Recently I asked how Theravada relates to the theoretical category “Sutrayana.” I originally expected to answer:
Traditional Theravada fits the definition of Sutrayana very well. Naturally, it has moved slightly in the direction of Vajrayana as it modernized.
However, I was shocked to discover that:
Theravada has included Vajrayana for as long as it has existed—and still does!
Not many Western Buddhists know this. It’s exciting because it means that there are more diverse resources for creating modern Buddhist Tantra than I realized.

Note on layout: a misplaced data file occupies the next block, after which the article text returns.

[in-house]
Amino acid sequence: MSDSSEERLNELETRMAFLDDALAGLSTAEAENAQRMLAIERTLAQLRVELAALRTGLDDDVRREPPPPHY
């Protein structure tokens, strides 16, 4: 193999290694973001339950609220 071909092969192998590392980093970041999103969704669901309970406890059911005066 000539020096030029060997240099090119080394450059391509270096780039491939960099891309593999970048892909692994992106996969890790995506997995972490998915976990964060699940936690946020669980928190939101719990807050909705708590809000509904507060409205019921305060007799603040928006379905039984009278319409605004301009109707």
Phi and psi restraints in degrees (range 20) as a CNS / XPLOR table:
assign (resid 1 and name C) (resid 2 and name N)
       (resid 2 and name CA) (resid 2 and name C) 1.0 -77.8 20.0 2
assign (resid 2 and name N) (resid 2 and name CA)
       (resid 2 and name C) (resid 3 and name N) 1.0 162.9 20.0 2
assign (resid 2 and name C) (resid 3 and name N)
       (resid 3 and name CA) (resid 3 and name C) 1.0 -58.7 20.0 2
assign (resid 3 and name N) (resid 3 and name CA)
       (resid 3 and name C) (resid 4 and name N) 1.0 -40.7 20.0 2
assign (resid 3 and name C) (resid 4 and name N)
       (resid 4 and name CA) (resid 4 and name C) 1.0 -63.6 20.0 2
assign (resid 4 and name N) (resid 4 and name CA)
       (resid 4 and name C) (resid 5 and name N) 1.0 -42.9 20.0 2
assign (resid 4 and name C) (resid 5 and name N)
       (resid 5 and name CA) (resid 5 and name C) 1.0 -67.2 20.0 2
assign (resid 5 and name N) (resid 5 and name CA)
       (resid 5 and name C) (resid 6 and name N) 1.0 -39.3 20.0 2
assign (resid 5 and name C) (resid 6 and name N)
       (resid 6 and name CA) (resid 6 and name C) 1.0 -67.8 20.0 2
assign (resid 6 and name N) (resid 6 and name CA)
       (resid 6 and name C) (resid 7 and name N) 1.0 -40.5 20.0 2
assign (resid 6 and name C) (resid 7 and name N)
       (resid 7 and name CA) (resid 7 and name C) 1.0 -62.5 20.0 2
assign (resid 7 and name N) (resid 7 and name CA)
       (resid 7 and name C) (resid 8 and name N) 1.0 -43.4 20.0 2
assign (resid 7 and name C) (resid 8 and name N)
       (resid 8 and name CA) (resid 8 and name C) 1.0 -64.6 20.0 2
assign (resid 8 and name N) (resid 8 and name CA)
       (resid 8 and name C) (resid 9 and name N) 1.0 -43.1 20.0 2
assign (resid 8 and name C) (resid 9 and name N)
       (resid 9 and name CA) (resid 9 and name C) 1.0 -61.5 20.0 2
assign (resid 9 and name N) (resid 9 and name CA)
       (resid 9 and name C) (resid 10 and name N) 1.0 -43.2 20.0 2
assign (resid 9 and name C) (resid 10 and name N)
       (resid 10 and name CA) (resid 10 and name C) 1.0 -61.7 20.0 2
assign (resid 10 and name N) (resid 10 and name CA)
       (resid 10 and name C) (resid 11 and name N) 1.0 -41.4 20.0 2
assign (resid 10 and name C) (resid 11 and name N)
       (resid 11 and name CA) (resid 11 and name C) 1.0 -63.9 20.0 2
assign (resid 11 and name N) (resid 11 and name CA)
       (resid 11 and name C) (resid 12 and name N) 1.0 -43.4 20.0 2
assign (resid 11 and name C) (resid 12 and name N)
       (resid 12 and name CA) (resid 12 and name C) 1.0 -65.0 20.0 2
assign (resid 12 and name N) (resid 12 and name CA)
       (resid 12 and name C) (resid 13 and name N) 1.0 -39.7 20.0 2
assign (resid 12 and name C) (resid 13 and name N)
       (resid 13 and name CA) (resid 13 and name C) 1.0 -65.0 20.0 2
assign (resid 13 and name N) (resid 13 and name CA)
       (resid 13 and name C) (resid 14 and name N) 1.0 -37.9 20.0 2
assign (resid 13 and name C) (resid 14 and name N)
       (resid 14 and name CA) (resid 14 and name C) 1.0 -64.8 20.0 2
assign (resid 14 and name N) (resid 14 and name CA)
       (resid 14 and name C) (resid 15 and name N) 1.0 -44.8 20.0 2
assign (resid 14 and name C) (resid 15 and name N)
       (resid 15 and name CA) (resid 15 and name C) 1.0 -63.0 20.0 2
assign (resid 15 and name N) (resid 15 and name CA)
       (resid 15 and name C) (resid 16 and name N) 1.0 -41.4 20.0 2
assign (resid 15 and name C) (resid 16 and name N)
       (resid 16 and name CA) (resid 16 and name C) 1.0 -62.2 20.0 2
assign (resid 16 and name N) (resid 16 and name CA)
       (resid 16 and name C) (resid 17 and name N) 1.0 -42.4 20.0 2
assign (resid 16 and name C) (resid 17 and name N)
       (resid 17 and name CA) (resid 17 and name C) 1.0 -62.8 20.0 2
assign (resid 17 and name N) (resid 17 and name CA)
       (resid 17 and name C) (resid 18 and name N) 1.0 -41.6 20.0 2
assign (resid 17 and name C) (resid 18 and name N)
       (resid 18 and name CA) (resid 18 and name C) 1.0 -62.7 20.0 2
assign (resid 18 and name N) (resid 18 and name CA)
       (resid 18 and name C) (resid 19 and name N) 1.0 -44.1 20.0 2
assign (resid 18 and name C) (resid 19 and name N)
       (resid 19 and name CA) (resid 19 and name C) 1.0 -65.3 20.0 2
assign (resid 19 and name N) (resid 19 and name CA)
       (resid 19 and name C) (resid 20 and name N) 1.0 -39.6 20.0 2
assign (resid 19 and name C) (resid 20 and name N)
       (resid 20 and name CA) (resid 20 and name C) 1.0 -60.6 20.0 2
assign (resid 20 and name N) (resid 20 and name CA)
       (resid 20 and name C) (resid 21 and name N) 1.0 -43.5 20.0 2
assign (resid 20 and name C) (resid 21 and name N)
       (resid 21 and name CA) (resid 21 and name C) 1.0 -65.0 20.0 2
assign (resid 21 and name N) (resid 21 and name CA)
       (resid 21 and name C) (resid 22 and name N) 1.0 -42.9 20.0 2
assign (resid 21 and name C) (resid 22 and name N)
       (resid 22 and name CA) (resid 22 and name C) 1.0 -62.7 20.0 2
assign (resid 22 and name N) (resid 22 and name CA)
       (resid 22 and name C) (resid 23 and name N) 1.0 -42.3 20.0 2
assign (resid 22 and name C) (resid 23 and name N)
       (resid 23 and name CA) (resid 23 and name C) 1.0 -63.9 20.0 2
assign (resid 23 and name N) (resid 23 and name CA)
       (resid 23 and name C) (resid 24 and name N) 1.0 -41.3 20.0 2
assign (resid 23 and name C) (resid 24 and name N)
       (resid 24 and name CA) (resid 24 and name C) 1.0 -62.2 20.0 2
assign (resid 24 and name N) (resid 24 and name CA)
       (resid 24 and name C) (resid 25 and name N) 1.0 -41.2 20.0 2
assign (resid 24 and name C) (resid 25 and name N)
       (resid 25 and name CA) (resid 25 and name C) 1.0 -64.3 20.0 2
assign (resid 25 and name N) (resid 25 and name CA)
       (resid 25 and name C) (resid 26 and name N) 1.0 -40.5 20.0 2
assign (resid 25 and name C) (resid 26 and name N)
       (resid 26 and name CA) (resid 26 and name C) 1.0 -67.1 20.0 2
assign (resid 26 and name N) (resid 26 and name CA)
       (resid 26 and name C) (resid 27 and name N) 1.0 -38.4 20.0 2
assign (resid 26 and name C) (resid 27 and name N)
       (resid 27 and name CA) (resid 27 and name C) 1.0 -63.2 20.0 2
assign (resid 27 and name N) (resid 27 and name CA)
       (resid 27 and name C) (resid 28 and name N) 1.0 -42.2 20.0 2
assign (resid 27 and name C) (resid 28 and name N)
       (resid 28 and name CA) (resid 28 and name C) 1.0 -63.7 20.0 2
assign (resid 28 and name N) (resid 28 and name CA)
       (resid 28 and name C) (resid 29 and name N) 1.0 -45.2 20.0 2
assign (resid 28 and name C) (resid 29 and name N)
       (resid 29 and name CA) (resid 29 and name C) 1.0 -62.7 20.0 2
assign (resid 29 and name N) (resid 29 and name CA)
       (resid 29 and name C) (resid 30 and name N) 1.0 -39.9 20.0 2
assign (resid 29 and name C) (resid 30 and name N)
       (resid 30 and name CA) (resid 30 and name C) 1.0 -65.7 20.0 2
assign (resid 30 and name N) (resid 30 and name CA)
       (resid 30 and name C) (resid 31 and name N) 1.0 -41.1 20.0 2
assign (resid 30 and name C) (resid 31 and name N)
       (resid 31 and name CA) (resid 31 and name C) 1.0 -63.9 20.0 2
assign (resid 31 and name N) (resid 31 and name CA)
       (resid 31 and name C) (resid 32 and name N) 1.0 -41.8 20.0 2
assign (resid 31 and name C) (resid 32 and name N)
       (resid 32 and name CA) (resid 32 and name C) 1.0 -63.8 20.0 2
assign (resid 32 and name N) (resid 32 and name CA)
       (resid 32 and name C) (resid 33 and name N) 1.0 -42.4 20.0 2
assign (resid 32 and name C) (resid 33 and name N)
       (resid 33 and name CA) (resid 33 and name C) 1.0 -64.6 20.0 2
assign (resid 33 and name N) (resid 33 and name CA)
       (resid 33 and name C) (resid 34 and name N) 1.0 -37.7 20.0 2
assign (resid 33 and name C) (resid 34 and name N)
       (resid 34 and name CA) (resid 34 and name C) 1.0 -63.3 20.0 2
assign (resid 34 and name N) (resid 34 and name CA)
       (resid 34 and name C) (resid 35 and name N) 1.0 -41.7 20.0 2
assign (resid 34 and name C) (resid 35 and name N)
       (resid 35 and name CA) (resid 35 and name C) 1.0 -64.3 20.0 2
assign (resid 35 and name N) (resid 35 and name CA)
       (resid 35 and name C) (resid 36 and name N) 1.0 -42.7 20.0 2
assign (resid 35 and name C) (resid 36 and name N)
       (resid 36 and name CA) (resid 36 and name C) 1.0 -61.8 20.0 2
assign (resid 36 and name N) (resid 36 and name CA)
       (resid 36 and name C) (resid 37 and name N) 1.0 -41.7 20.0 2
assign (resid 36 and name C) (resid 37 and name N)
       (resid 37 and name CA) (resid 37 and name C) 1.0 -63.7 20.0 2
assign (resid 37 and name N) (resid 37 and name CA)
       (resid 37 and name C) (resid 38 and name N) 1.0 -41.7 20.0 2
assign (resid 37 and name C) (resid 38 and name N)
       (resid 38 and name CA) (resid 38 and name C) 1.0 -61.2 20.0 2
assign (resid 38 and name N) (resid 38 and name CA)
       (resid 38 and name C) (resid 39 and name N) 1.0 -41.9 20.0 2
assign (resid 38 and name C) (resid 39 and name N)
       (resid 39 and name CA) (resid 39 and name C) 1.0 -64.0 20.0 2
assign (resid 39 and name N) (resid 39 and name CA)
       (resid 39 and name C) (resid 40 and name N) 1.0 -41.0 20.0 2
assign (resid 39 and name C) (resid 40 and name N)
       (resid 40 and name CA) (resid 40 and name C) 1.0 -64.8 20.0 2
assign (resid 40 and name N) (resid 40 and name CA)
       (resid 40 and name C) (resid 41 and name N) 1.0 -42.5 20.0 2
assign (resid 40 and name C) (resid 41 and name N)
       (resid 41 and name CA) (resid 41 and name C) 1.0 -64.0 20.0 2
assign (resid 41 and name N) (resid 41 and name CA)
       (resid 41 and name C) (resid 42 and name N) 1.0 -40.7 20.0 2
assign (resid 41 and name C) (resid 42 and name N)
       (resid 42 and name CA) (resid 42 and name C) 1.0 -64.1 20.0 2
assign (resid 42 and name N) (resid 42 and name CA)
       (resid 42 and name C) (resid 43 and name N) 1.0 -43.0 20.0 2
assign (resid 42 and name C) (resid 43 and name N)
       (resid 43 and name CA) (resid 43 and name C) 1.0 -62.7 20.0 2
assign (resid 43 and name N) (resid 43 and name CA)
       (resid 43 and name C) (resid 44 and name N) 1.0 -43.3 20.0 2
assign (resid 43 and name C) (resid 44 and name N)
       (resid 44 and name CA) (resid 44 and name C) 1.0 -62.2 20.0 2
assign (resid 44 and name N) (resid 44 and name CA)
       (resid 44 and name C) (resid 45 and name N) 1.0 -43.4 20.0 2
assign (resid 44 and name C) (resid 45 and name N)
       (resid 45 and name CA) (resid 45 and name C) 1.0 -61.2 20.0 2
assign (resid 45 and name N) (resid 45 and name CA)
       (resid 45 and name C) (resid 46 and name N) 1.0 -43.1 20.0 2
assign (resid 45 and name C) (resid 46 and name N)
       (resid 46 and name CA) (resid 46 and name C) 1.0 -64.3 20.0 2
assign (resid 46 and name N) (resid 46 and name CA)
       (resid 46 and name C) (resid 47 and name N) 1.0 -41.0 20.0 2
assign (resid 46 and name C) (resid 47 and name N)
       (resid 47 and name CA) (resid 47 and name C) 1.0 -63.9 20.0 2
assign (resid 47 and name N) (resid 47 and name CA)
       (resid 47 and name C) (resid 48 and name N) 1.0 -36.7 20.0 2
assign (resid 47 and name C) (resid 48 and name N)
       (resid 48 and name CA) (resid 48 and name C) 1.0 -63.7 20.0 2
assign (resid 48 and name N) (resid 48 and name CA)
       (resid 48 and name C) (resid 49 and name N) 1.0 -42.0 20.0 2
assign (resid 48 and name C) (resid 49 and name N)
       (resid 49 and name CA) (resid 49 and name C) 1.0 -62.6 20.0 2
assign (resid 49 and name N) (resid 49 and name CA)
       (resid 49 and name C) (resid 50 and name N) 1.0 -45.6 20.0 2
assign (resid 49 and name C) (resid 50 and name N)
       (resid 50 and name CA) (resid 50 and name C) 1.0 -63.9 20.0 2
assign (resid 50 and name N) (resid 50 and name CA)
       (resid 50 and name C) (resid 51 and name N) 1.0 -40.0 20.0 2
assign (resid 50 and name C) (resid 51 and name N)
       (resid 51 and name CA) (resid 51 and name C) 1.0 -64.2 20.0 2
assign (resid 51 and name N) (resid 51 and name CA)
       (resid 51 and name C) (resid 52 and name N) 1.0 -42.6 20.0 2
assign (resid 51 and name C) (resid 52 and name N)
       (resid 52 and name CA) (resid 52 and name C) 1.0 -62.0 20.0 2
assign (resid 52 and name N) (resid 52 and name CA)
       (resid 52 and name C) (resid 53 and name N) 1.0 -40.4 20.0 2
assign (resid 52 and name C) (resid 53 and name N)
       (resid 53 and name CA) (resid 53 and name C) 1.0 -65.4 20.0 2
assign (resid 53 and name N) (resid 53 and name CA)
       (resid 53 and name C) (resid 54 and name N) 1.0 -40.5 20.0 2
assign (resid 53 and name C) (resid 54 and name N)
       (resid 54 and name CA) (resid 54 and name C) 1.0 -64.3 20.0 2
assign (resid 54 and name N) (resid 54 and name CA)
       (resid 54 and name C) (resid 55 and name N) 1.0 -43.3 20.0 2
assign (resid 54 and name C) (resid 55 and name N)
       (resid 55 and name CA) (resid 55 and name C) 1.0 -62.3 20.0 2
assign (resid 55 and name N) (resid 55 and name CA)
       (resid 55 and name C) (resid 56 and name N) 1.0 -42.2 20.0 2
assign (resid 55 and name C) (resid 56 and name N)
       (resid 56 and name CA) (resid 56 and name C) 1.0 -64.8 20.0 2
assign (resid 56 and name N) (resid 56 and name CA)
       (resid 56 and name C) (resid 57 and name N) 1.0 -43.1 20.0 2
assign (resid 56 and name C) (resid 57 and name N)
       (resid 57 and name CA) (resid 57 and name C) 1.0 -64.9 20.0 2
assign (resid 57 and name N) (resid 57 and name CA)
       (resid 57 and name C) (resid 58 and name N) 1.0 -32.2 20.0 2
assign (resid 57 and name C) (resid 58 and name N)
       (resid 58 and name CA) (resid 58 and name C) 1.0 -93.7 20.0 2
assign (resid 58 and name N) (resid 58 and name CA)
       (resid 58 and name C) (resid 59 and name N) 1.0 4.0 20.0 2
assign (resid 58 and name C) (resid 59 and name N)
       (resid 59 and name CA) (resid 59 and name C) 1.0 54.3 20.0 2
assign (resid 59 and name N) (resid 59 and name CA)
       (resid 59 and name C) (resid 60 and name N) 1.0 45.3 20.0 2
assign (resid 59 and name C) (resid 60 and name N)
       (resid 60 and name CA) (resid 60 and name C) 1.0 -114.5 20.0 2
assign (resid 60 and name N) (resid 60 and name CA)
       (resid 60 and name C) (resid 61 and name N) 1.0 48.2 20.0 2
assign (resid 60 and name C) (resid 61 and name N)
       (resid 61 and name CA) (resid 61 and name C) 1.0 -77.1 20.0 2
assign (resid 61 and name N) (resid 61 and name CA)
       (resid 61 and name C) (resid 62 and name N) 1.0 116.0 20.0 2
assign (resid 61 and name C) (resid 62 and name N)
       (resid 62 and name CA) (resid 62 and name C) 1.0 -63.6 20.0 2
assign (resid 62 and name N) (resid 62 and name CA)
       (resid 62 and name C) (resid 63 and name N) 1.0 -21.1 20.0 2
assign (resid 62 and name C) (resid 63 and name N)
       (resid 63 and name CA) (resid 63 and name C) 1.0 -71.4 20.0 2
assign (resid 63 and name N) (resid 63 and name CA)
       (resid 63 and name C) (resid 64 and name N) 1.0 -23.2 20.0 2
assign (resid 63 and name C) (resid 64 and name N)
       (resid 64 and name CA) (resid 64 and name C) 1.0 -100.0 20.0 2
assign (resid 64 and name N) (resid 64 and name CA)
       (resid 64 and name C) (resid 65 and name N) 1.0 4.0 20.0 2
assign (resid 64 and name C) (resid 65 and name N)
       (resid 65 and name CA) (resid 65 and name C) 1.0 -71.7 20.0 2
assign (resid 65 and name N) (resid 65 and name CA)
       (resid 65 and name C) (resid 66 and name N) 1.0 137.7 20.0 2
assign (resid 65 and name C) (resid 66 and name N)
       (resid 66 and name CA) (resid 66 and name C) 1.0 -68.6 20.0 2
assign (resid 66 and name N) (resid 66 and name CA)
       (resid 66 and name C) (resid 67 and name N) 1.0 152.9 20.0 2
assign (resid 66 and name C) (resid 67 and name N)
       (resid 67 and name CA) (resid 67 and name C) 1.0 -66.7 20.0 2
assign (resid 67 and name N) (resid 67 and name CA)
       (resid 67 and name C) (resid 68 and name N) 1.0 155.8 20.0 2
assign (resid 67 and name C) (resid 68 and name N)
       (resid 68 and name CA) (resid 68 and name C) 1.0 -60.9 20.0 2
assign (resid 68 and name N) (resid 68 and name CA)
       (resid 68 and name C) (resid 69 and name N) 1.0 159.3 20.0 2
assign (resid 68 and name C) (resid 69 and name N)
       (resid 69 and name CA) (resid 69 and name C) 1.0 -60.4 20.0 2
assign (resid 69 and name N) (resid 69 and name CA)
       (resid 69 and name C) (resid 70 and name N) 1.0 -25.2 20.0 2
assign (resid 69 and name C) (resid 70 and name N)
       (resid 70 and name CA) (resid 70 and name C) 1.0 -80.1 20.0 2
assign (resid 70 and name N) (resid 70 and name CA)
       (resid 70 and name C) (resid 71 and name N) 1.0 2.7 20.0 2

Continue reading “Tantric Theravada and modern Vajrayana”
Human beings naturally care passionately about the specifics of our situations.
The tantric attitude is that there are no wrong emotions. A whole person has a full 360-degree spectrum of passions, rejecting none. All feelings are fine as they are.
Furthermore, there is nothing fundamentally wrong with the world. Abandoning it for some “spiritual realm” is not an option. So caring about it is only right.
Passions take you out of yourself; they are about other people, situations, and things. That “aboutness” prompts you to connect with the world. We want to change things; there is nothing fundamentally wrong with the universe, but specific circumstances can be improved. It is active connections that makes the world “workable.”
Continue reading “Passionate connections”